On Feb 20, 2004, Sandoval County Clerk Victoria Dunlap became a local legend of sorts, kind of like Billy the Kid and Pat Garrett rolled into one. She was the public official who was acting, in some people's minds, like an outlaw, going against conventional attitudes in an effort to—here's where it gets tricky— uphold the law. On that day, Dunlap issued marriage licenses, 64 in all, to gay and lesbian couples, because, she said, there was no law forbidding her from doing so. The move added fuel to an election year firestorm that was brewing in Washington, D.C., and three days later, President George W. Bush announced: "A county in New Mexico has also issued marriage licenses to applicants of the same gender. And unless action is taken, we can expect more arbitrary court decisions, more litigation, more defiance of the law by local officials, all of which adds to uncertainty."
Both the City Council and Mayor Martin Chavez learned bitter lessons last week. Which lesson turns out to be the more painful of the two won't be known for sure until the October elections are completed.
Dateline: Germany—A 27-year-old man was mugged three times in one night--two of those while waiting for police to arrive. Reiner Hamer, from Oberhausen, lost his wallet containing $200 and his cell phone when three men attacked him in the bathroom of a local nightclub. Hamer called police from outside the club using a friend's mobile phone. While he waited for officers to arrive, he was approached by three other men who stole his watch and cigarettes. As he leaned back against a wall to recover, another five men came up to him and threatened him, eventually making off with his jacket and the last of his spare change.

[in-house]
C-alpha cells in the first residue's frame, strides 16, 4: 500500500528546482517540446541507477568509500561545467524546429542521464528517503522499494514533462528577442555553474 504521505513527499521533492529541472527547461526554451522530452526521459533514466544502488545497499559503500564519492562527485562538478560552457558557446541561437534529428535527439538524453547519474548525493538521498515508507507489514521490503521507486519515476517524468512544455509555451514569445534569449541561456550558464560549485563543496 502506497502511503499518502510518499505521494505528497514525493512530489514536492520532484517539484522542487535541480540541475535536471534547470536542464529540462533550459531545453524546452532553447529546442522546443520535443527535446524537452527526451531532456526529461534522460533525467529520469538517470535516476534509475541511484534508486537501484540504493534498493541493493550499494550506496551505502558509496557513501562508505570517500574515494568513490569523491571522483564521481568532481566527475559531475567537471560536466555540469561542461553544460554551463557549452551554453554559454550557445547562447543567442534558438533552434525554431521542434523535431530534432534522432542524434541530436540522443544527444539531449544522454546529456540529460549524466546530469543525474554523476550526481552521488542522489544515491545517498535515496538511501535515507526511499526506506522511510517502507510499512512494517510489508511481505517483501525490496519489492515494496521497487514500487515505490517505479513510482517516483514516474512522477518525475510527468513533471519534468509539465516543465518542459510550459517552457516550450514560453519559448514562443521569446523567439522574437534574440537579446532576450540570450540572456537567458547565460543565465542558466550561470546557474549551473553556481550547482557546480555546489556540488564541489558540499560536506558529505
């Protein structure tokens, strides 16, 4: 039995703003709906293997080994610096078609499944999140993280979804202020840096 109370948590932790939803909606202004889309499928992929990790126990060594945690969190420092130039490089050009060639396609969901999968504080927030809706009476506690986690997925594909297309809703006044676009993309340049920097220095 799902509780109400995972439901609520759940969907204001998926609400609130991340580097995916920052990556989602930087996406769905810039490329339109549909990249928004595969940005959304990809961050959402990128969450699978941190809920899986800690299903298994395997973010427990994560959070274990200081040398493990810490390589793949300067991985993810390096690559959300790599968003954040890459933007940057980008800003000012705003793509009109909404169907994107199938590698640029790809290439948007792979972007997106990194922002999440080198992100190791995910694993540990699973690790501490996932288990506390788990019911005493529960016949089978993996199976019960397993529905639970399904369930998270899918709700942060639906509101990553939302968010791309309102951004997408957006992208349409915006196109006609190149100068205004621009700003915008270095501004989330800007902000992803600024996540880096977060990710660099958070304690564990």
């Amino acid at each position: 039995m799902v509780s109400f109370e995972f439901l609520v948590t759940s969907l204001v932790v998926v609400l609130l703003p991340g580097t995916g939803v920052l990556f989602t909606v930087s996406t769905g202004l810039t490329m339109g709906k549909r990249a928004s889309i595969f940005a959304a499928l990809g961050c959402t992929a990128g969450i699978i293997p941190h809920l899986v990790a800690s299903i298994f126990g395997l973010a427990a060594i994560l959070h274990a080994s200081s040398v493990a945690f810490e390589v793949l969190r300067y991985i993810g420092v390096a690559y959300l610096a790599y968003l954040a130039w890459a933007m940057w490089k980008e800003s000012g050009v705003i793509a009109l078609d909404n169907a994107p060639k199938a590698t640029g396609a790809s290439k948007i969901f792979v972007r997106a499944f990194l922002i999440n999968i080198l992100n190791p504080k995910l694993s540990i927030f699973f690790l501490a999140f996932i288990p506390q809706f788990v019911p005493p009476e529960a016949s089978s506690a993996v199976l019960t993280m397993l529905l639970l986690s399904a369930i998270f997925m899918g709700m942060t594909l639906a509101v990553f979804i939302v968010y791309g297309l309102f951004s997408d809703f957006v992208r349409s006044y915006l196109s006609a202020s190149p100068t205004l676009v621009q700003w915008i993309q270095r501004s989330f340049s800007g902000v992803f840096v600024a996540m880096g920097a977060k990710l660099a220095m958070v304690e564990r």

Don Martin's Brotherhood Sound throws the best dancehall party in three states. So where is everybody?
By John Hult
May 6, 2005
It's 10:45 p.m. and the show is just getting started. Don Martin grabs the mic and shouts, "All right everybody, Brotherhood Soundsystem Reggae Dancehall 101 starts now!"
A few yelps fly stageward as Martin and crew throw their hands up to the first track's roots reggae beat. The music gets loud. Four or five Burt's Tiki Lounge patrons dance and wiggle their way through the maze of chairs, tables and bystanders to get closer to the floor, where some dedicated reggae fans are already busting loose.
Quench your terrible thirst this weekend at the H2O Water Festival and Symposium, the first edition of an annual event presented jointly by Santa Fe's Center for Contemporary Arts (CCA) and the Earth Works Institute. The event combines film, education and community arts into a three-day extravaganza designed to highlight issues related to everyone's favorite chemical compound.